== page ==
Thursday, July 8, 2010

Random thoughts: Rollin' up characters

Does anyone else do this: you see three 6-siders sitting somewhere and, in an idle moment, pick them up and roll them.  If the result is high enough (for me, the threshold seems to be 16), you think "Hey, this could be the makings of a good character!" and roll the dice 5 more times, perhaps even writing down the results on the back of an envelope or an old receipt.  I confess that I do this all the time;* after all, a good dice roll should not go to waste.  That said, I can't imagine a circumstance wherein I would actually use these archived dice rolls for a character.  I mean, I'm not about to sit down at a gaming table and reach into a hat stuffed with these odd scraps of paper and use the selected set of dice rolls for my new character; I'm gonna' roll the dice all over again!

* I have a set of 3 dice sitting by my computer with which my wife and I sometimes play an impromptu yahtzee-like game.

One of the outcomes of this habit is that my preferred D&D ability rolling method has changed from the old AD&D standby Best-3-of-4 to this technique: I roll 3 dice, if one (or more) turns up a "1", I re-roll it/them one time. If I get another 1 on the re-roll, I'm stuck with it.  I like it because now 1s become a symbol of new hope, of a second chance.  In fact, I was inspired to write this post when, moments ago, I rolled a 5 and two 1s, re-rolled the ones and--Bingo!--scored a pair of 6s.  From a 7 to a 17 just like that!  Whereas with the best of 4 method, I could have hoped for a 12 at best.  Of course, with this method, you roll three 2s and you're stuck with a 6, whereas in the best of 4 method you have a 4 in 6 chance of upgrading at least a little bit. I don't know if a method like this has ever been endorsed by any version of The Game, but I find the added dice rolling to be very satisfying without introducing a munchkinriffic element.*

* For a really good munchkin system, Unearthed Arcana, I believe, introduced a method where you rolled your six abilities using an ascending number of dice for each roll starting at 3 dice and working up to 8 dice, taking the best 3 of each set. We called it the Steroid method back in the day.

The other thing I've started doing is adding up the total net bonuses of the "characters" I've made in this way.  First you need a universal bonus set up to use.  For a while I was switching between several universal bonus systems: the Old School +1 for abilities 15 or higher, and a standardized system based on AD&D.   But I've settled on what I call the "Post Modern" system; you're probably familiar with it: 9-12 = 0, 13-15 = +1, 16-17 = +2, 18 = +3 with symmetrical penalties at the lower end of the spectrum.  Castles & Crusades and, I think, Labyrinth Lord, use an identical arrangement.  I add up the total bonus/penalty to get a nice, neat assessment of how good the "character" is, attribute-wise.  What's been shocking to me is when I roll up a character that, in my AD&D trained eyes, looks like a total Fudd but ends up being a pretty decent dude in the final analysis.  For instance, I rolled up one character with a 15, four 13s and a 12.  Using the old AD&D bonuses, you'd immediately slap that 15 on your Dex or Con and take the AC bonus or an extra hit point, and then you'd have 5 meaningless scores to spread across the rest of your humdrum character.  Using the Post Modern bonus system, this seeming Fudd scores a +5 total bonus, which I can say with confidence, after assessing at least a hundred "characters" in this fashion, is pretty excellent.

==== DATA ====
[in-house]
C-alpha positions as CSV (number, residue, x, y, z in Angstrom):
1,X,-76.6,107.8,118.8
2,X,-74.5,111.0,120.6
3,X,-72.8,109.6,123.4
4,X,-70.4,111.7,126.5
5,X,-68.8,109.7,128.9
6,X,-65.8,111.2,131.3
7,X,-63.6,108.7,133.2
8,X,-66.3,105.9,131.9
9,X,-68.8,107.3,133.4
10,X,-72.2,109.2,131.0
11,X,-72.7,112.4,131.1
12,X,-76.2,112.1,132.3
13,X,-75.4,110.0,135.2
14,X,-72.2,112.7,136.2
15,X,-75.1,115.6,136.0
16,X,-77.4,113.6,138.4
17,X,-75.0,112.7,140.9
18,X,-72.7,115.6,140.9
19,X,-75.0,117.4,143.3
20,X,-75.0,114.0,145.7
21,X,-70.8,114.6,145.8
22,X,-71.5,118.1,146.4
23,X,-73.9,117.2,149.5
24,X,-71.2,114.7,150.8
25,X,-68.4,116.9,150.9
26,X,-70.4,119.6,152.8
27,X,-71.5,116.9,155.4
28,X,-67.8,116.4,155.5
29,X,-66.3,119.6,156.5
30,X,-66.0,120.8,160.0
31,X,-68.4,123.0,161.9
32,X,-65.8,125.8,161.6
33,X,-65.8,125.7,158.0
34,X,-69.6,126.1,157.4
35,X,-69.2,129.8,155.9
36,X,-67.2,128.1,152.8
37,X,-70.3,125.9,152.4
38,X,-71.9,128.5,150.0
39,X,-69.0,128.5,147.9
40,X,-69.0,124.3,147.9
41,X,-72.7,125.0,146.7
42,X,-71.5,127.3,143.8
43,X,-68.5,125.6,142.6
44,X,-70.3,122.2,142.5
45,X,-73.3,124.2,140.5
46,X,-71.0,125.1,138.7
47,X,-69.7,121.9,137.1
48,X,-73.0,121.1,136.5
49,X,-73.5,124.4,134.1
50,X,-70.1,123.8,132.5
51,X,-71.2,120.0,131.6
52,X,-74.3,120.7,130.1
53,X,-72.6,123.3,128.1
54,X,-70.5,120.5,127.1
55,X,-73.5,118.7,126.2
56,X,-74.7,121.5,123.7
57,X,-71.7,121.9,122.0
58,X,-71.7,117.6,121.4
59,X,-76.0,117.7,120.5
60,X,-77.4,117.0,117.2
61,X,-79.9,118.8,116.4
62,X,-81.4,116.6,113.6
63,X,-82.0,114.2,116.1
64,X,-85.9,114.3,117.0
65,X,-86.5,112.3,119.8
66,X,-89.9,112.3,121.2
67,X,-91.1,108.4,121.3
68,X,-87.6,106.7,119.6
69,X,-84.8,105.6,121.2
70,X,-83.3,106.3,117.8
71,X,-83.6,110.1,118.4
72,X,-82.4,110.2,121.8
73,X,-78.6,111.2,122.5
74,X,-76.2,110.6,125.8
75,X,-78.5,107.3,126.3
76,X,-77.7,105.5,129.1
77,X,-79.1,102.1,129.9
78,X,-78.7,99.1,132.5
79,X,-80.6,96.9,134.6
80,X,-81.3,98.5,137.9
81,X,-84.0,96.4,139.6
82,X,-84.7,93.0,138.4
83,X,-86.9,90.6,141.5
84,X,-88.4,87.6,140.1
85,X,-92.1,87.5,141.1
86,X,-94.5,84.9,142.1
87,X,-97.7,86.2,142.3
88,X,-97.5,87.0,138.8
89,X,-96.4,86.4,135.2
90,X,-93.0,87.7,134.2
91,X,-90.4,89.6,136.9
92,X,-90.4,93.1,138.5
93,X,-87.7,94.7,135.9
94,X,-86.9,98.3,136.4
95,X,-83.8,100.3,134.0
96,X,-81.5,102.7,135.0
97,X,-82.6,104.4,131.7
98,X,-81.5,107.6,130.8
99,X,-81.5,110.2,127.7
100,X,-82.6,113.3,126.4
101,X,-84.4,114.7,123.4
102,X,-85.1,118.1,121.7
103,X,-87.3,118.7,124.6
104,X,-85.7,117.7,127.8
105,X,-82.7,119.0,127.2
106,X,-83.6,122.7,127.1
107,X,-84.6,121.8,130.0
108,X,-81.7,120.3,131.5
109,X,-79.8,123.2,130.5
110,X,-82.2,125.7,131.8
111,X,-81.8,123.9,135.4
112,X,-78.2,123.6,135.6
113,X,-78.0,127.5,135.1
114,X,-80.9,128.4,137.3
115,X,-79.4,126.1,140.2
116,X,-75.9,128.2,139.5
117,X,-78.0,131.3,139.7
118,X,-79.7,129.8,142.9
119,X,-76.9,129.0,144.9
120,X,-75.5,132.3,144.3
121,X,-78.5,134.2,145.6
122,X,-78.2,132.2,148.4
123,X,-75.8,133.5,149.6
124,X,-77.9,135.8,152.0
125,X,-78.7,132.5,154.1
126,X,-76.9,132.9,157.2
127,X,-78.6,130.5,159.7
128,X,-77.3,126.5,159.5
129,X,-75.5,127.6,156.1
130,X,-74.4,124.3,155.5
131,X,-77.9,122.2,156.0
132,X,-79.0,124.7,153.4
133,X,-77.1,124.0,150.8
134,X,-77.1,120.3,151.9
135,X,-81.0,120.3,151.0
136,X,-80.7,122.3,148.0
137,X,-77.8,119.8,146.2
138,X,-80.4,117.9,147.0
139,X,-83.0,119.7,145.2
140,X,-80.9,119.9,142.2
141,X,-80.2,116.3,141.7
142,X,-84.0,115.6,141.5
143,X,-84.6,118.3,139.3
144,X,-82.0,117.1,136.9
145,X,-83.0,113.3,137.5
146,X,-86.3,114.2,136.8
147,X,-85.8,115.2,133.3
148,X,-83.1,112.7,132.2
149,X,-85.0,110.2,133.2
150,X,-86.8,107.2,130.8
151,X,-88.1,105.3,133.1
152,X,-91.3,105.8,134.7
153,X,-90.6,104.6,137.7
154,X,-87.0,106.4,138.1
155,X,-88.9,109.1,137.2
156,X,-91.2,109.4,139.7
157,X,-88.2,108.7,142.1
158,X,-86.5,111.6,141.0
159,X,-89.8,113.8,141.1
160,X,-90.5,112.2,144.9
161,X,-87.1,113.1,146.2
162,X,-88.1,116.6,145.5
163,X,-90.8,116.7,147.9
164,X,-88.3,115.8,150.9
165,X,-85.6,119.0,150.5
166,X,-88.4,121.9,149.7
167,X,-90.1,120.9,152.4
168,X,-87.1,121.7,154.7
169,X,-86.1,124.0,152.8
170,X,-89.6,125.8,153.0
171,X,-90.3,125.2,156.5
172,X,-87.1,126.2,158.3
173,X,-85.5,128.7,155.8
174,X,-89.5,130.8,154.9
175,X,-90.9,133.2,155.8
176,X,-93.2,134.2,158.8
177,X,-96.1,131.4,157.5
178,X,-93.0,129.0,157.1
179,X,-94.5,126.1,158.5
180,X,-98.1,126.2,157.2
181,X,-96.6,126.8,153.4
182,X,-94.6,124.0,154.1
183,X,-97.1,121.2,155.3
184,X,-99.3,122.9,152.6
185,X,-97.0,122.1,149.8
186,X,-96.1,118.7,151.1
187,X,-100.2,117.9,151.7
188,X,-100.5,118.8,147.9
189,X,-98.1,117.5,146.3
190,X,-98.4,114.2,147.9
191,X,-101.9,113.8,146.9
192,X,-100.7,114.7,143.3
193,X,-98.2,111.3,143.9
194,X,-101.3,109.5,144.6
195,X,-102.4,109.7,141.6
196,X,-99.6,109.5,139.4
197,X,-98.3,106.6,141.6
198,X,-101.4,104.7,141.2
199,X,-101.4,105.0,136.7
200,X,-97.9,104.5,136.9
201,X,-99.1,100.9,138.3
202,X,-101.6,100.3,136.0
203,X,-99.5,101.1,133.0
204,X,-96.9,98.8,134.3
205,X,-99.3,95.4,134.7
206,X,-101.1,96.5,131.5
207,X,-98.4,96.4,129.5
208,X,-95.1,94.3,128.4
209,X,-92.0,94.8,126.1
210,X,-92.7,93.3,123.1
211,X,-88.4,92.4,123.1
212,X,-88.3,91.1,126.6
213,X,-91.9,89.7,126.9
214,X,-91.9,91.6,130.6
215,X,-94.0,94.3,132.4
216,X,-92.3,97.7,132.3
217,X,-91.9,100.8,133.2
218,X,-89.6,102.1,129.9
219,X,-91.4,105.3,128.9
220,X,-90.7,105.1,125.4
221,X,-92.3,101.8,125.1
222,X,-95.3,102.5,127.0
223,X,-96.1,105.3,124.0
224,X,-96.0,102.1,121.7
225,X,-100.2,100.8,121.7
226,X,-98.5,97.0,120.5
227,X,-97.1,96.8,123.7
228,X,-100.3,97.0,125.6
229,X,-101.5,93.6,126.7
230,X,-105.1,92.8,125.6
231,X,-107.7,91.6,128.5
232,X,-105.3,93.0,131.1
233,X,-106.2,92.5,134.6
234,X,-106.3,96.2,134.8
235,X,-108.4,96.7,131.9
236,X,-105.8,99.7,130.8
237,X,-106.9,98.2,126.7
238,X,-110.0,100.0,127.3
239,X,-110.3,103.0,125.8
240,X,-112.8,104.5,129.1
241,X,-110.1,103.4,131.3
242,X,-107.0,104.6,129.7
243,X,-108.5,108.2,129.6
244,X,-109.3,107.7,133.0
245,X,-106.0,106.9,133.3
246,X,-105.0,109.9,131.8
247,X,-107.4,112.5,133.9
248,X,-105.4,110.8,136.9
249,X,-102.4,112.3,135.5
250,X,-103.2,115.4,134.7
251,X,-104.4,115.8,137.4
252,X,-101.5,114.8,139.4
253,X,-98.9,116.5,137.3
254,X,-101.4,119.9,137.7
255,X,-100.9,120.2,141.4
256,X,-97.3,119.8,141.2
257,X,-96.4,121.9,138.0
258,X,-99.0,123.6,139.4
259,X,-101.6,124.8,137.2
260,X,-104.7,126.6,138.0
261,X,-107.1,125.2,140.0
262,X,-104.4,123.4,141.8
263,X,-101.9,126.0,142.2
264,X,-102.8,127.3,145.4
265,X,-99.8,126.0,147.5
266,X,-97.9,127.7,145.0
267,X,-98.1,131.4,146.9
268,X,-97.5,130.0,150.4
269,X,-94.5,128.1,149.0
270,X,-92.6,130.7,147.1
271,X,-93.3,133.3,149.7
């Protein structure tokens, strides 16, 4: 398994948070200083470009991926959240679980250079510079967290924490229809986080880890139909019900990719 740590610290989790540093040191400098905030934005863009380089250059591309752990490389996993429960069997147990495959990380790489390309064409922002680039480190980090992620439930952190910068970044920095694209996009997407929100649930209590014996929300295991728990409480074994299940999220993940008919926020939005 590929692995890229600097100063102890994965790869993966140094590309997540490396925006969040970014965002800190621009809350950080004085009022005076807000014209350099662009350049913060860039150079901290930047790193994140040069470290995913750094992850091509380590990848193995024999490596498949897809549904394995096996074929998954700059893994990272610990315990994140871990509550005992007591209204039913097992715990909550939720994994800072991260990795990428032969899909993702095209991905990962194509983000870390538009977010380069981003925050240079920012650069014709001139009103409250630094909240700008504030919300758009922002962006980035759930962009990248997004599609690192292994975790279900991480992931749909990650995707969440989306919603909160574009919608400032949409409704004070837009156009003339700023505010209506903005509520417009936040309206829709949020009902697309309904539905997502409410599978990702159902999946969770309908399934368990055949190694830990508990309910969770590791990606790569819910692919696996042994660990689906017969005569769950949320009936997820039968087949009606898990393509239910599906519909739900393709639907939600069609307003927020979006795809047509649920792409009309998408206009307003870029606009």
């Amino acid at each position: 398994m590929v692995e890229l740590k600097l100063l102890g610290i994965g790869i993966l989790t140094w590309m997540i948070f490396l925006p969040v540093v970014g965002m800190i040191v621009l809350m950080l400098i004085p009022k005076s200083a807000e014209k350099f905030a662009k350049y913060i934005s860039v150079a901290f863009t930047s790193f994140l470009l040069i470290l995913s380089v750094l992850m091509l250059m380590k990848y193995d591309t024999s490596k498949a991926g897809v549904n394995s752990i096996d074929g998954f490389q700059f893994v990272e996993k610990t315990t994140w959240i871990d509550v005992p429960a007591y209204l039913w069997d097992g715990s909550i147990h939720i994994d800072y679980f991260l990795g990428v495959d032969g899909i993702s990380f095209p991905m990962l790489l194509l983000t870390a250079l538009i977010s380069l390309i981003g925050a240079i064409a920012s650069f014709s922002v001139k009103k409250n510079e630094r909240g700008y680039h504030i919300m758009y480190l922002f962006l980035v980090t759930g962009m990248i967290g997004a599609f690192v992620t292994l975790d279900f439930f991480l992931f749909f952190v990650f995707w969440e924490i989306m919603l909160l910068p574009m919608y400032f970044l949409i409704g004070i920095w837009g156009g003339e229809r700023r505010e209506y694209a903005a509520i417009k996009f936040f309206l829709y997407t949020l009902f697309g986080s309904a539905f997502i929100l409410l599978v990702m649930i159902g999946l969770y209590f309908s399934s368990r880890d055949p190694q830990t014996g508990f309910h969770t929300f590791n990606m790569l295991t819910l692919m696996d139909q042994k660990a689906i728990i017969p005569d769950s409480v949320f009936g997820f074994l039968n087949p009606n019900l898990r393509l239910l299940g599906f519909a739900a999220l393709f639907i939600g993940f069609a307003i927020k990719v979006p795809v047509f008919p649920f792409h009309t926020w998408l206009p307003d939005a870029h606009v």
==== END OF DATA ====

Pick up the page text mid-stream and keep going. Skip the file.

As an aside, the dice in the illustration* above are ephed up: or at least the one in the middle is.  Everyone knows that the numbers on opposing faces of a 6-sider always add up to 7, and yet there you see the 3 and 4 sitting right next to each other.  Amateurs.

*Thanks, by the way, to the Folks at the National Parks Service for providing this image in an item about the historic game "Farkle"  which was apparently a popular dice game in the colonial era.  I'm more familiar with it as a drinking game played by snooty grad students.

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